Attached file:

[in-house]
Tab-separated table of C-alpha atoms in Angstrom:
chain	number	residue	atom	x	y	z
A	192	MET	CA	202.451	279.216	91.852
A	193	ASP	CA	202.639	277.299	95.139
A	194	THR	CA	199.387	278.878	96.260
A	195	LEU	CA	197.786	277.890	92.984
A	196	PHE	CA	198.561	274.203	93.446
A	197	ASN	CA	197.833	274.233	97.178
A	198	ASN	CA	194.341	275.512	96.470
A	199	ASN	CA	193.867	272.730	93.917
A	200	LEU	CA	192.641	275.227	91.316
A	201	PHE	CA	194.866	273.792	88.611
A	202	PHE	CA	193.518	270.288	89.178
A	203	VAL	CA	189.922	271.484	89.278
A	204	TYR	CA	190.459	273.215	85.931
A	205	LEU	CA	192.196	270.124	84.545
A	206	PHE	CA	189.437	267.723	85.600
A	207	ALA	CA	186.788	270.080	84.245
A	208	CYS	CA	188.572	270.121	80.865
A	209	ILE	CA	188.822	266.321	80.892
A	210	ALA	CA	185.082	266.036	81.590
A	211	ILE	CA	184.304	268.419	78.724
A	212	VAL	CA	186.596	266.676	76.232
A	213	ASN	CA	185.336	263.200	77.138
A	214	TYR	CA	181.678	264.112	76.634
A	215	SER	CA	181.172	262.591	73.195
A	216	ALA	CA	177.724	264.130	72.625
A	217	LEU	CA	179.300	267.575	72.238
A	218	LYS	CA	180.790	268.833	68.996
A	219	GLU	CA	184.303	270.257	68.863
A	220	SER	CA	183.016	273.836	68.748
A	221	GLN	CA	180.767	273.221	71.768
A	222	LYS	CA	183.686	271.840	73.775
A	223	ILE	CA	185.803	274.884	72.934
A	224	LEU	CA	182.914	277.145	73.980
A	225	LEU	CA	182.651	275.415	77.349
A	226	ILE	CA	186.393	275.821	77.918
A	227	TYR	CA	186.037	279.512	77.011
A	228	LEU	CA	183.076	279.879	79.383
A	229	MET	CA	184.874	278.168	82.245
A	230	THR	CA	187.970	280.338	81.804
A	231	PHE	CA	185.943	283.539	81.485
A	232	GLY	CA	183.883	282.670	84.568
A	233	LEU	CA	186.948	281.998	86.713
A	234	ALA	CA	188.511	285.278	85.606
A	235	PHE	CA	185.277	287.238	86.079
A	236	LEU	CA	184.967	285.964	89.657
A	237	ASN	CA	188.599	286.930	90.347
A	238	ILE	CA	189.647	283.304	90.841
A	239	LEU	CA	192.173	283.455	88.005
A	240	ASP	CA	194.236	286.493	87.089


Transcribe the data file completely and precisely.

[in-house]
Tab-separated table of C-alpha atoms in Angstrom:
chain	number	residue	atom	x	y	z
A	192	MET	CA	202.451	279.216	91.852
A	193	ASP	CA	202.639	277.299	95.139
A	194	THR	CA	199.387	278.878	96.260
A	195	LEU	CA	197.786	277.890	92.984
A	196	PHE	CA	198.561	274.203	93.446
A	197	ASN	CA	197.833	274.233	97.178
A	198	ASN	CA	194.341	275.512	96.470
A	199	ASN	CA	193.867	272.730	93.917
A	200	LEU	CA	192.641	275.227	91.316
A	201	PHE	CA	194.866	273.792	88.611
A	202	PHE	CA	193.518	270.288	89.178
A	203	VAL	CA	189.922	271.484	89.278
A	204	TYR	CA	190.459	273.215	85.931
A	205	LEU	CA	192.196	270.124	84.545
A	206	PHE	CA	189.437	267.723	85.600
A	207	ALA	CA	186.788	270.080	84.245
A	208	CYS	CA	188.572	270.121	80.865
A	209	ILE	CA	188.822	266.321	80.892
A	210	ALA	CA	185.082	266.036	81.590
A	211	ILE	CA	184.304	268.419	78.724
A	212	VAL	CA	186.596	266.676	76.232
A	213	ASN	CA	185.336	263.200	77.138
A	214	TYR	CA	181.678	264.112	76.634
A	215	SER	CA	181.172	262.591	73.195
A	216	ALA	CA	177.724	264.130	72.625
A	217	LEU	CA	179.300	267.575	72.238
A	218	LYS	CA	180.790	268.833	68.996
A	219	GLU	CA	184.303	270.257	68.863
A	220	SER	CA	183.016	273.836	68.748
A	221	GLN	CA	180.767	273.221	71.768
A	222	LYS	CA	183.686	271.840	73.775
A	223	ILE	CA	185.803	274.884	72.934
A	224	LEU	CA	182.914	277.145	73.980
A	225	LEU	CA	182.651	275.415	77.349
A	226	ILE	CA	186.393	275.821	77.918
A	227	TYR	CA	186.037	279.512	77.011
A	228	LEU	CA	183.076	279.879	79.383
A	229	MET	CA	184.874	278.168	82.245
A	230	THR	CA	187.970	280.338	81.804
A	231	PHE	CA	185.943	283.539	81.485
A	232	GLY	CA	183.883	282.670	84.568
A	233	LEU	CA	186.948	281.998	86.713
A	234	ALA	CA	188.511	285.278	85.606
A	235	PHE	CA	185.277	287.238	86.079
A	236	LEU	CA	184.967	285.964	89.657
A	237	ASN	CA	188.599	286.930	90.347
A	238	ILE	CA	189.647	283.304	90.841
A	239	LEU	CA	192.173	283.455	88.005
A	240	ASP	CA	194.236	286.493	87.089